- This was designed to be a “vacation,” as opposed to a “trip” like the one we took to California and Oregon in June. Will was away at Camp Lookout just down the road, so the idea was to mostly do nothing– sleeping in, hanging around the beach and the pool and the patio, reading, going out for nice dinners and drinking cocktails. You know, camp for grown-ups.
- We did go on a hike that was about seven miles long one day along the Bay View trail. It was quite nice because it was beautiful views and because it gave us a chance to try out our new picnic/wine backpack (we bought at “the store” or whatever it was called at The Homestead– a good deal, too). But that was the hottest day up there, so not necessarily the best timed trip.
- That night we met with a friend from our PhD program who teaches up at Northwestern Michigan College, John, and his wife and all-around groovy person, Karen. We also ended up out there with John’s parents, who were visiting, and some local-yokel friends of theirs too. Low-key up-north fun: sit around, drink a little wine or beer, light a fire, and wait for the stars to come out. And we saw lots of stars, including the Milky Way pretty clearly. It’s nights like that which make me think that the ancient’s belief that the sky was a roof high above the earth was logical under the circumstances.
- But there was work on this trip. For starters, I was (and am!) still teaching two classes online and Annette, despite her best efforts, just couldn’t stay completely away. We had ethernet connectivity in the room, but no wifi (note to self: next time I go on an extended trip like this, bring one of my Airport Express modems). But there was wifi in the lobby area, which was probably better because we pretty much had the place to ourselves, room to spread out, and a tremendous view. Older vacationers would look at us scornfully and mumble how we were “wasting” such a pleasant time. Younger vacationers asked questions about how they too could get good wifi in this place.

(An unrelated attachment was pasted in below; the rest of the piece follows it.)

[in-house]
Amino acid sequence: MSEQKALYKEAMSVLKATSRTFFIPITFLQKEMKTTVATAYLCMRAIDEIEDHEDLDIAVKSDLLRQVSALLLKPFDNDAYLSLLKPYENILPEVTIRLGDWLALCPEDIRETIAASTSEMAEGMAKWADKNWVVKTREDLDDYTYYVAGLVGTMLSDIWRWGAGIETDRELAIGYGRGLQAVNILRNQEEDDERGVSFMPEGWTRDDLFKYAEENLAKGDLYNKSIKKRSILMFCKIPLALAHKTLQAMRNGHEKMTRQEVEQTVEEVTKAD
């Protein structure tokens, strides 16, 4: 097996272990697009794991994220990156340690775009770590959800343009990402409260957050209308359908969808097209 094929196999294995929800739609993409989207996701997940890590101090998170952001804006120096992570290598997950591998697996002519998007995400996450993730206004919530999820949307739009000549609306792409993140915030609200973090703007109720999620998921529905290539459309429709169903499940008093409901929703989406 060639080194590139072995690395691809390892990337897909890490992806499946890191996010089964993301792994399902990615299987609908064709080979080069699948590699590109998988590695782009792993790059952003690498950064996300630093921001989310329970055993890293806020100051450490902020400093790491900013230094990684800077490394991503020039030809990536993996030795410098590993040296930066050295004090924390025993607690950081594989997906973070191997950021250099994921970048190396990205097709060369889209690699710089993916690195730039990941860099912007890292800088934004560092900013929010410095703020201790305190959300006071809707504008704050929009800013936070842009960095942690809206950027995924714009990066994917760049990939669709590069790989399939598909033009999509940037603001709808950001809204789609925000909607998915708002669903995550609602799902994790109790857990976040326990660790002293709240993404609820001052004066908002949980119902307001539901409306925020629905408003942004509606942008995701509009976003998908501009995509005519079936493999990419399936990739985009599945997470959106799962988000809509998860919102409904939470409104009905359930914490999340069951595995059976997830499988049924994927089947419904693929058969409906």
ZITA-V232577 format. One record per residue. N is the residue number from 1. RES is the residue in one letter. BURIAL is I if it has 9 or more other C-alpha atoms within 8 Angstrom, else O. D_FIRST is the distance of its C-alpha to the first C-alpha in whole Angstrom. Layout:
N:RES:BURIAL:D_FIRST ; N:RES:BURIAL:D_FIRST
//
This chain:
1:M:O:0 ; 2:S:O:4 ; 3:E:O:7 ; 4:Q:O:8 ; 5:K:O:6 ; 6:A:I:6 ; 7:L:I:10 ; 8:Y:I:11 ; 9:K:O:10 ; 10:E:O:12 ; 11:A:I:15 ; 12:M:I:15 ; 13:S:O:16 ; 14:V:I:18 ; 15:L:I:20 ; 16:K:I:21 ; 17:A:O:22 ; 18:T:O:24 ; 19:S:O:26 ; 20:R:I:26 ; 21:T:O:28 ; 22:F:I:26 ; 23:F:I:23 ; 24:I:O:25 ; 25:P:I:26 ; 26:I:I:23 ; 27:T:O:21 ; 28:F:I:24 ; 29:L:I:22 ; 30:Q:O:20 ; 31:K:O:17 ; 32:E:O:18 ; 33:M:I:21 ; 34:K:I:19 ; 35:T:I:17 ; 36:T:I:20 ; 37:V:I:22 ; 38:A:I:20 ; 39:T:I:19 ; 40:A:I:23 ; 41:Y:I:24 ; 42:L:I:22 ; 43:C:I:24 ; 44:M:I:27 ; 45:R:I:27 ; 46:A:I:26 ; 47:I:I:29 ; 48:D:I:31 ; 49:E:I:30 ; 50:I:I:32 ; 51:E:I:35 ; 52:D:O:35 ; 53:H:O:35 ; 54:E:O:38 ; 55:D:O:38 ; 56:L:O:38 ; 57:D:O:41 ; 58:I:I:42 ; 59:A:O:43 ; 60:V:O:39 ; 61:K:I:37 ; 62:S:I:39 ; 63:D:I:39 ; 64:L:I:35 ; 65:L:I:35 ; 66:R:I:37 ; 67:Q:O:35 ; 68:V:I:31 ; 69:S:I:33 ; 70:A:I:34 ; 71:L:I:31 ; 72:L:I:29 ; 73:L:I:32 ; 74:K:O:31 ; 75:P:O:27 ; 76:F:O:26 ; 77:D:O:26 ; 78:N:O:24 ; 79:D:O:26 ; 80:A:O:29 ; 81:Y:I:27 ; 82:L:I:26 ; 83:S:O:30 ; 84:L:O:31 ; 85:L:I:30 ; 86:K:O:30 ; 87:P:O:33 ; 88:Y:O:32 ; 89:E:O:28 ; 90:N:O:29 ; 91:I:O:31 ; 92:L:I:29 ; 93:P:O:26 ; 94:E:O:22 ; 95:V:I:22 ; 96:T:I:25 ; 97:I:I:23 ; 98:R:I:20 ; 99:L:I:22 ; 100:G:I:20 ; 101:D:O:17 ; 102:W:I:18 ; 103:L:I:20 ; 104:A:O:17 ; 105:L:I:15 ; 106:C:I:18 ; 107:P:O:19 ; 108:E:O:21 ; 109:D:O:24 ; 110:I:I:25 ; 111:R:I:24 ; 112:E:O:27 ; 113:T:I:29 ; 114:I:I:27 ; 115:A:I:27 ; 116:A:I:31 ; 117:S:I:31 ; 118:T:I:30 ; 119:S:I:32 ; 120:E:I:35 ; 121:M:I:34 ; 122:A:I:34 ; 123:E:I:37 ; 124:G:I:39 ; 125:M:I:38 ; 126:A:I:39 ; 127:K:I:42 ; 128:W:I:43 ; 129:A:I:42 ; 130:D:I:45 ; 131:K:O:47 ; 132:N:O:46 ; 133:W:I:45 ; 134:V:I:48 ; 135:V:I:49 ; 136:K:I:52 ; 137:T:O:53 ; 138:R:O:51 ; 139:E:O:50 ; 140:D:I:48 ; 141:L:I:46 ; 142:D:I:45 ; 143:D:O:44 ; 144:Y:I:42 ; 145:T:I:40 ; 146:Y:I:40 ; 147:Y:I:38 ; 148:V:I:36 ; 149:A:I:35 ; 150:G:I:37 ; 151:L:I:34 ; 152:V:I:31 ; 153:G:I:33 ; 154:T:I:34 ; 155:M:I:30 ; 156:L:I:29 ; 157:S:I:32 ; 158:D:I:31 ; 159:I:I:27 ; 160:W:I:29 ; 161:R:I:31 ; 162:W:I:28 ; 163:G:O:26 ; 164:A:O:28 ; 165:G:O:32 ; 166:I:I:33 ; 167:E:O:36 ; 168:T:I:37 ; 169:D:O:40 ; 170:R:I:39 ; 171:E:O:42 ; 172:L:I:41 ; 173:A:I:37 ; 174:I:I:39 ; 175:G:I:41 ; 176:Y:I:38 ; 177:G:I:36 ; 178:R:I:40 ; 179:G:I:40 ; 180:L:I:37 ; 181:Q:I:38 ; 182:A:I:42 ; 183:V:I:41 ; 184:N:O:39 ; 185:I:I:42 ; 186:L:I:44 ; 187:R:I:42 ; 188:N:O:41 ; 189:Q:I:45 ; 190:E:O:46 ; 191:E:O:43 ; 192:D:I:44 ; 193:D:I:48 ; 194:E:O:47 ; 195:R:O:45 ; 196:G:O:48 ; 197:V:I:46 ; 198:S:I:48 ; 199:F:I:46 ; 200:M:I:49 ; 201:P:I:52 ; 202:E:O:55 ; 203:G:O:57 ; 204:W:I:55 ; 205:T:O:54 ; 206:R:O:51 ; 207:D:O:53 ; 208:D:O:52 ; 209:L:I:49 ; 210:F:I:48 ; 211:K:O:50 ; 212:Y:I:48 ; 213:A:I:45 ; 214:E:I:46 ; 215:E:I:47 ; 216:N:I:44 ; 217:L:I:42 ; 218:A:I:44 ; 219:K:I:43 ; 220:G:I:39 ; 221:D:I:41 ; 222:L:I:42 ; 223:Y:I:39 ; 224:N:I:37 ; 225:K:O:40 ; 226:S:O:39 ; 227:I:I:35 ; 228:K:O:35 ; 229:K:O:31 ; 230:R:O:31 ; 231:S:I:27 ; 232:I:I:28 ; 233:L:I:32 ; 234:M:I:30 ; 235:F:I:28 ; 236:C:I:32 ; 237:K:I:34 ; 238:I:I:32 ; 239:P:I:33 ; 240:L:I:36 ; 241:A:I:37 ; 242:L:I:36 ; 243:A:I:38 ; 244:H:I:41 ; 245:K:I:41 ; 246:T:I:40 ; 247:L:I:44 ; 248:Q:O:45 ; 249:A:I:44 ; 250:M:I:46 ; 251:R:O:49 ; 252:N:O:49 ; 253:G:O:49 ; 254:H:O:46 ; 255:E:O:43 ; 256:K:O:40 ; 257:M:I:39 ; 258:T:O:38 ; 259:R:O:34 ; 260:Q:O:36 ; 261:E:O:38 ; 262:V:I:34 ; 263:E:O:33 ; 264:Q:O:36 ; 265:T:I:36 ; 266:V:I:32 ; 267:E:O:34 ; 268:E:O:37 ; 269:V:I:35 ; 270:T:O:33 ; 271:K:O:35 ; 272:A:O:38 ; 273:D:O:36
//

- We had a couple of hours of “drama” on Thursday when I thought I had lost my keys to the car, the only set of keys we had. We turned the room upside down, looked through every stitch of clothing, walked on the beach and searched under chairs by the pool. I had called a lock guy with the theory that I could get to a valet key in the glove box, though we were dreading that key not being there and having to get towed to Traverse City and spending lots of time and hundreds of dollars to get back on the road. And then I picked up a bluetooth keyboard that was on the desk area, a keyboard that I am certain that both Annette and I had moved in the course of the last two hours, and there they were. We both gasped as if I had just pulled off the greatest magic trick of the century.
- We ate well on this trip: two times at a place at The Homestead called Nonna’s, mainly because it was close, very good, and reasonably priced for this quality of food. And then the last night we went to a place in Glen Arbor called Blu that was really really good, certainly as good as any really good restaurant I’ve been to just about anywhere. Don’t tell Will, but that even includes Bouchon.
- We picked up Will on Friday a little early, and then made a stop at Cherry Republic for him (and us too) before getting back on the road.
And then as soon as I got back to town and was running errands, I sensed the end of summer. The grocery store had fall plants for sale out front. A pile of end of the term grading awaits. Fall term will start soon….